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Side Effects of Radiation Therapy for Lung Cancer

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Updated May 27, 2014

Everyone responds to radiation therapy differently. The location of your cancer, your general health, and other treatments you are receiving such as chemotherapy all play a role in how you will feel during your treatment. Some people notice very few symptoms, whereas others find these symptoms more bothersome.

Radiation therapy is a local treatment, and therefore most symptoms arise in the area that is being treated. In the case of lung cancer, it is the chest. New technology is allowing radiation to be delivered more precisely to tumors, lowering the chance that side effects will occur. Studies are in process to develop further ways to protect healthy cells against radiation.

Short-term side effects often show up within the first few weeks of treatment, and resolve soon after treatment is completed. Long-term side effects can sometimes appear months or even years after treatment. It is good to keep in mind the benefits of treatment when looking at possible side effects, and to discuss these with your radiation oncologist.

Short-Term Side Effects:

Skin irritation
Within a few weeks after beginning radiation therapy, your skin overlying the treatment area may become red and irritated. This is sometimes followed by dryness and peeling 2 to 3 weeks later. As your skin heals, it may appear darker, like a suntan. This usually resolves within a few weeks of finishing therapy, although some darkening of your skin may remain. Special care should be given to avoid sunburn. Limiting the use of lotions and creams that may contain irritating chemicals, and avoiding extremes of hot or cold are also important to prevent further irritation to the skin.

Hair loss
Hair loss can occur, but only in the region where radiation is given, usually the chest with lung cancer.

Cough/Shortness of breath
Radiation therapy lowers the level of the lung's surfactant, a substance that helps the lungs expand. This can result in a dry cough or shortness of breath. Occasionally, steroids are given to ease these symptoms.

Fatigue
Most people feel some degree of fatigue during radiation therapy. This usually begins a few weeks after the start of therapy and tends to worsen with time. It usually subsides 6 to 8 weeks after you complete therapy. Many people are able to continue their daily routine during radiation therapy, but it is important to get plenty of sleep at night and allow yourself rest periods during the day as you need.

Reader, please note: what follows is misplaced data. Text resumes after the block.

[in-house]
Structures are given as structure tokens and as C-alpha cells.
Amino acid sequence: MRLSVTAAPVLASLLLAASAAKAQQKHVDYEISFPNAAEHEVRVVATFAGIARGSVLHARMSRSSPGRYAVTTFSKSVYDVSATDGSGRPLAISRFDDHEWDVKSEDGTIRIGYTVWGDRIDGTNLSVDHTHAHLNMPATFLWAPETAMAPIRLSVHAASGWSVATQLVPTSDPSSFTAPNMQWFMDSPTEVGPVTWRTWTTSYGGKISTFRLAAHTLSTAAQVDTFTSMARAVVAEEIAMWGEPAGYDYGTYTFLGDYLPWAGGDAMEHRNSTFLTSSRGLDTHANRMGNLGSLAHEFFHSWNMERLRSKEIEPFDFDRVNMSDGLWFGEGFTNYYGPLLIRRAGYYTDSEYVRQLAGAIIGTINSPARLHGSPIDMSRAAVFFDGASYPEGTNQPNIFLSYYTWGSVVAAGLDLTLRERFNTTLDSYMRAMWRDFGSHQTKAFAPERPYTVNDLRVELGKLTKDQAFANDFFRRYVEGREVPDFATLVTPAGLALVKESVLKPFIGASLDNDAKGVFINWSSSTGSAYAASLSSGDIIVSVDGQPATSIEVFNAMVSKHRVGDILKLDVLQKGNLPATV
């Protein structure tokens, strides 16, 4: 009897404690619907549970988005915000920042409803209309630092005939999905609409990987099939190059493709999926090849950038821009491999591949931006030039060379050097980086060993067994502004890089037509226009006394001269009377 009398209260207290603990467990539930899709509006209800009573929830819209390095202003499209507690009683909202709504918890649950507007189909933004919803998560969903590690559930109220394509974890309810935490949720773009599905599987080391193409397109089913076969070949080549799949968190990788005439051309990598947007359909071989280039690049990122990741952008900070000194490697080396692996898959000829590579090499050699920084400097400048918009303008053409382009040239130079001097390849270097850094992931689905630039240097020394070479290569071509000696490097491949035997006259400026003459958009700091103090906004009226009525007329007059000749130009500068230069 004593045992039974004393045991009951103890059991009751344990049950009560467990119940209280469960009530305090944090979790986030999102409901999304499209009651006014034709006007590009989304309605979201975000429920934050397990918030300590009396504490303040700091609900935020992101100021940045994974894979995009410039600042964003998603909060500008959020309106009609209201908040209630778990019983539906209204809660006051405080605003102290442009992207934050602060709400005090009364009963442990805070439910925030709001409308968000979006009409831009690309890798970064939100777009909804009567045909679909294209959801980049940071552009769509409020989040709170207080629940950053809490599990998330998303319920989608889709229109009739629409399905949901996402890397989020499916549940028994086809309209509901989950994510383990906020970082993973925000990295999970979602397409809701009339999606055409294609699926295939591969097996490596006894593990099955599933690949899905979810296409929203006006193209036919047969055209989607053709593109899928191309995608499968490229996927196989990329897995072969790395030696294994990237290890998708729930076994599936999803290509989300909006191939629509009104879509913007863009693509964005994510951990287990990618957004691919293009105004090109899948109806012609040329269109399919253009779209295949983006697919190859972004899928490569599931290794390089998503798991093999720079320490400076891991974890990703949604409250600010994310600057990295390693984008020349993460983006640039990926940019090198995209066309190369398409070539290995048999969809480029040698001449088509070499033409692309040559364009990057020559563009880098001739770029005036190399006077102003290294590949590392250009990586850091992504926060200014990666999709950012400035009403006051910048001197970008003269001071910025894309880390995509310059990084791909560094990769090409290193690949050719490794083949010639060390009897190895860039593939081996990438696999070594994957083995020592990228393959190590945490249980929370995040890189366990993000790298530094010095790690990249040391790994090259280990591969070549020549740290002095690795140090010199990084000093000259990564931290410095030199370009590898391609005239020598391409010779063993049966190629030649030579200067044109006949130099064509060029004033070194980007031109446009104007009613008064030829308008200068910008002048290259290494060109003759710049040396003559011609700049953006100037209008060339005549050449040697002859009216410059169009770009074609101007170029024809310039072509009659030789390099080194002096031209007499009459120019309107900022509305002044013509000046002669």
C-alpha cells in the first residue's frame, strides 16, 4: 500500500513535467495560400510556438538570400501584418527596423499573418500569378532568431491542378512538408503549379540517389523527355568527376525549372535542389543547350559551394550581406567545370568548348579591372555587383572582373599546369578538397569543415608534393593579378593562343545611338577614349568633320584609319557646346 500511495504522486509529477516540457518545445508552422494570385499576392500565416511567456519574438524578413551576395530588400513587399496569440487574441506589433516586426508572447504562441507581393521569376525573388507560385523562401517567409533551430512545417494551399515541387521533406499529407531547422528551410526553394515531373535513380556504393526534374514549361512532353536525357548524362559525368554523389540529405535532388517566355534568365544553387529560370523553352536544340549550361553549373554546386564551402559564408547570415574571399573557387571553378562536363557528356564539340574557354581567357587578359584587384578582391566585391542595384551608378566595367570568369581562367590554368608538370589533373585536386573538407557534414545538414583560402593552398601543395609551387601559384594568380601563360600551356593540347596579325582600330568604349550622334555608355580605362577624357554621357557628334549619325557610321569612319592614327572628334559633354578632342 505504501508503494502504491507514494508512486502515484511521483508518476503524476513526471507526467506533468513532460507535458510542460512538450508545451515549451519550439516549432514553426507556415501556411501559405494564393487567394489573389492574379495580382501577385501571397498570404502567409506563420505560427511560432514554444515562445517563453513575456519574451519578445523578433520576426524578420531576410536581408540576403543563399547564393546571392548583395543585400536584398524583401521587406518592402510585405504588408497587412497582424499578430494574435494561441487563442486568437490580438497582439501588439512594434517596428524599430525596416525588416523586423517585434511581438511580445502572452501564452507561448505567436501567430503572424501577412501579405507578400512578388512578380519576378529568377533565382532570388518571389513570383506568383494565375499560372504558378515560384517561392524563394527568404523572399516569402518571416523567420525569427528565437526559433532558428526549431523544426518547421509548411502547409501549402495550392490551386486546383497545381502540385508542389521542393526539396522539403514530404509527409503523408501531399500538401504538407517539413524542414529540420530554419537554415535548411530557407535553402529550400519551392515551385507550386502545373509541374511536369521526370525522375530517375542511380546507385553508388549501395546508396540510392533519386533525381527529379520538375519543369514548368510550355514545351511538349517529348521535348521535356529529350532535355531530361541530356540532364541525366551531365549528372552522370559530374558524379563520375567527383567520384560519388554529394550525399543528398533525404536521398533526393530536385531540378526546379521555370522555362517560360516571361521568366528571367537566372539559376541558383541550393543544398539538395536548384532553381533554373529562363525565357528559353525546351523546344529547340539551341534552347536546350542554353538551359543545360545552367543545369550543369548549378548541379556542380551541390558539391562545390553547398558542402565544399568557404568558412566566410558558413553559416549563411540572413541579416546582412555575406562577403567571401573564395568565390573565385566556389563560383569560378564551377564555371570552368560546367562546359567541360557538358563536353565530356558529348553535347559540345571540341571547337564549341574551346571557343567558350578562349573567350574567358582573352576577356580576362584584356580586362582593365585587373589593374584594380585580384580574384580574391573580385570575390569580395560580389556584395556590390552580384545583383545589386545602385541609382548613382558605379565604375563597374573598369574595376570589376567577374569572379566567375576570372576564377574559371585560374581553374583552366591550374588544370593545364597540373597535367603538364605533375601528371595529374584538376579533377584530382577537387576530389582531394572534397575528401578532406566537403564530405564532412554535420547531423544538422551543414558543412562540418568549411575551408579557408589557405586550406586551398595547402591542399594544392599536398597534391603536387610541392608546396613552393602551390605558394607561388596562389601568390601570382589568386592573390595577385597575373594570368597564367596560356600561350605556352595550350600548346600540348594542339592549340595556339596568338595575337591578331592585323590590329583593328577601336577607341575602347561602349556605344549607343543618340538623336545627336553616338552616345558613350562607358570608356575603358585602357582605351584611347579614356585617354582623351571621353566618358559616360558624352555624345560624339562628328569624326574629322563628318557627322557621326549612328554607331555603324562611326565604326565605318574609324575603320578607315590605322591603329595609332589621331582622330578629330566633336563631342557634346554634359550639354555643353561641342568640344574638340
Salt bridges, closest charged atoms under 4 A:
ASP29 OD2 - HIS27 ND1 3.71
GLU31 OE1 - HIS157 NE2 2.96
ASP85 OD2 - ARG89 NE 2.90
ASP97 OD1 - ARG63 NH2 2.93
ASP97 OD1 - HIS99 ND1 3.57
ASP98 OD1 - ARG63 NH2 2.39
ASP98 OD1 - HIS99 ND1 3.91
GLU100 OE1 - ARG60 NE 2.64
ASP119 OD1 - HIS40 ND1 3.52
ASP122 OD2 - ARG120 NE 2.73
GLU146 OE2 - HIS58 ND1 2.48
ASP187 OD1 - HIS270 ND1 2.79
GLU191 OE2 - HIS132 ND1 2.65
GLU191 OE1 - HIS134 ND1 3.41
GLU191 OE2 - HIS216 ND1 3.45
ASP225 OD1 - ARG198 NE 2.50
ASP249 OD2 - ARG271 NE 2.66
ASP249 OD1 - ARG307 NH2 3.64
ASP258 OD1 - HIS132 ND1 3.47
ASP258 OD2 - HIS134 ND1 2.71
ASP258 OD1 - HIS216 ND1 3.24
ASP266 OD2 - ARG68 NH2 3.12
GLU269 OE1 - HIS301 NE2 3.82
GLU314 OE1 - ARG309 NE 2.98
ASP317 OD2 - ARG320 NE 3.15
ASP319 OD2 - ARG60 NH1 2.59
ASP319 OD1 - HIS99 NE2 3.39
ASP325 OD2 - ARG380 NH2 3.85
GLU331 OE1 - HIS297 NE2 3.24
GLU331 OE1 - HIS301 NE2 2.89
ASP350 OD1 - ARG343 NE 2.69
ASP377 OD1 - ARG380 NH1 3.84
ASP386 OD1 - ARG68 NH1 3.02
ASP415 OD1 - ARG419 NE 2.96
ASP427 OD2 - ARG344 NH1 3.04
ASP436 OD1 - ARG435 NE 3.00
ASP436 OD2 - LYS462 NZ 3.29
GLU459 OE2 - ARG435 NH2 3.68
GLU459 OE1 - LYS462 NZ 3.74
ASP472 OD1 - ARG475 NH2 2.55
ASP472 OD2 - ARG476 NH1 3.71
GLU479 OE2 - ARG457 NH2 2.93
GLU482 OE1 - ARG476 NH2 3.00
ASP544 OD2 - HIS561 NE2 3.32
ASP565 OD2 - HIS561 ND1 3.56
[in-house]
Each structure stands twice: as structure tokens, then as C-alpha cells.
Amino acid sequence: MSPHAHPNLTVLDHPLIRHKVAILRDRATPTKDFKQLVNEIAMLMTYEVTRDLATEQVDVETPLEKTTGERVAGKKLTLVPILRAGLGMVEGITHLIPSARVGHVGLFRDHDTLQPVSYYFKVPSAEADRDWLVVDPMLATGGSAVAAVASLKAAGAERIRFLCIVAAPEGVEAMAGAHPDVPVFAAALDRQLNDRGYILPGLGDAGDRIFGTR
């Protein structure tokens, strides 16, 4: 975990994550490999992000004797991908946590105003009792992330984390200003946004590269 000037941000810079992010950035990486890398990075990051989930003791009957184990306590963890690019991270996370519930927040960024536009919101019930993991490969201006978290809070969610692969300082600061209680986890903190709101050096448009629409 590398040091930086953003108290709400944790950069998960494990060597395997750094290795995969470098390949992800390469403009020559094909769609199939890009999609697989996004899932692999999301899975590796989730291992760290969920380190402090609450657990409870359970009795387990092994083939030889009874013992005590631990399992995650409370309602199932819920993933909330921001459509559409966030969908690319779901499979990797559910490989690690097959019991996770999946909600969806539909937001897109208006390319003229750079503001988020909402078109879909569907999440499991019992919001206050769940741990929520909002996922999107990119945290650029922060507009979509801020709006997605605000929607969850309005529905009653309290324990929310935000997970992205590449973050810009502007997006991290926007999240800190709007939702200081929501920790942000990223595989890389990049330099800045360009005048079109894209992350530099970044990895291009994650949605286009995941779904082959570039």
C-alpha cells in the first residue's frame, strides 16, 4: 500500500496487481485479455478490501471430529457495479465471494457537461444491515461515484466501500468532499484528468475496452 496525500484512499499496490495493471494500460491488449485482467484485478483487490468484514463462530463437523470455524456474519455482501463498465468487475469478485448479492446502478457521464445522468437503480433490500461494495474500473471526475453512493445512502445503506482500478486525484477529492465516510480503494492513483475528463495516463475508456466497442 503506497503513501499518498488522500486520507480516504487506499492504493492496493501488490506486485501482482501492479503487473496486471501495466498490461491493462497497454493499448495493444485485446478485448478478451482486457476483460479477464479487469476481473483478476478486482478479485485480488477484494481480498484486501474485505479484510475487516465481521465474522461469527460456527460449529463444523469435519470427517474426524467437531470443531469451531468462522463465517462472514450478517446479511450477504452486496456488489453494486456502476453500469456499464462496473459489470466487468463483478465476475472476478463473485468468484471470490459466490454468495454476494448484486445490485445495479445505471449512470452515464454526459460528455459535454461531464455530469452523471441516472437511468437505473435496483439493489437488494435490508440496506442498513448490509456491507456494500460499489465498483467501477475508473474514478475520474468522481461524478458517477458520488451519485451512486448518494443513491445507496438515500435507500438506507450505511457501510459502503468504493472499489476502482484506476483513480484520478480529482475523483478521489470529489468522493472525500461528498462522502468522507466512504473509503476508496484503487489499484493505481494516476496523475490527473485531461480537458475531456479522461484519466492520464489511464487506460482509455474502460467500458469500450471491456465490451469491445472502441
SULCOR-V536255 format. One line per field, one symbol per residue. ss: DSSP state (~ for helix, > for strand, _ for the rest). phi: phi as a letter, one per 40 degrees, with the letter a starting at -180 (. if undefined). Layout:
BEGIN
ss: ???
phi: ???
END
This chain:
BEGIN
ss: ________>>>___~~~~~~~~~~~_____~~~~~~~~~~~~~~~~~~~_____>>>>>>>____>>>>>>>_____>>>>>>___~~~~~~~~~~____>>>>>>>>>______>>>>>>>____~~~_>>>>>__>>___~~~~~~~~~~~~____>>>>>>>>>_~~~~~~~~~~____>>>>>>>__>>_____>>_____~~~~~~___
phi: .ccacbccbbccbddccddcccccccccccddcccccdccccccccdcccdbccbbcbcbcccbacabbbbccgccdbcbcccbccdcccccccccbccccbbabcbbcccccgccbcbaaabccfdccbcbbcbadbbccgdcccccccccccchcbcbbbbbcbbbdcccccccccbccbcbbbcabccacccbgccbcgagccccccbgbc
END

Esophagitis
Since the esophagus (the tube leading from the mouth to the stomach) travels through the chest, radiation to lungs can cause it to become irritated. Pain or difficulty with swallowing, heartburn, or a sensation of a lump in the throat can occur. Symptoms usually occur 2 to 3 weeks into therapy and subside a few weeks after completing treatments.

Long-Term Side Effects:

Radiation pneumonitis
Radiation pneumonitis is an inflammatory response of the lungs to radiation, which can occur 1 to 6 months following the completion of radiation treatments and is often treated with a short course of steroids. Symptoms include a fever, cough, shortness of breath, and particular changes seen on chest x-rays. Roughly 5% to 15% of individuals develop this symptom, and in most cases, it resolves over time.

Pulmonary fibrosis
Pulmonary fibrosis refers to the formation of scar tissue in the lungs that can occur for many reasons, including radiation therapy for lung cancer. Symptoms include shortness of breath and a decreased ability to exercise.

Cardiac toxicity
In some cases, radiation to the chest can cause damage to the heart muscle. This is most common when high doses of radiation are used for tumors and lymph nodes involving the mediastinum, the area between the lungs near the heart.

Secondary cancers
A potential side effect of radiation therapy is the occurrence of a second cancer down the line due to the cancer-causing effect of radiation. With lung cancer, leukemia can occur rarely as a second cancer 5 to 10 years after completing therapy. Secondary cancers involving the lung or breast can also occur, usually appearing at least 10 years after treatment.

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Sources:

Abratt, O. and G. Morgan. Lung toxicity following chest irradiation in patients with lung cancer. Lung Cancer. 2002. 35:109.

American Cancer Society. Second Cancers Caused By Cancer Treatment. 01/30/12. http://www.cancer.org/Cancer/CancerCauses/OtherCarcinogens/MedicalTreatments/SecondCancersCausedbyCancerTreatment/second-cancers-caused-by-cancer-treatment-intro

National Cancer Institute. Radiation Therapy and You: Support for People With Cancer. Radiation Therapy Side Effects. Updated 04/20/07. http://www.cancer.gov/cancertopics/radiation-therapy-and-you/page6

Prosnitz, R. et al. Cardiac toxicity following thoracic radiation. Seminars in Oncology. 2005. 32(2 Suppl 3):S71-80.

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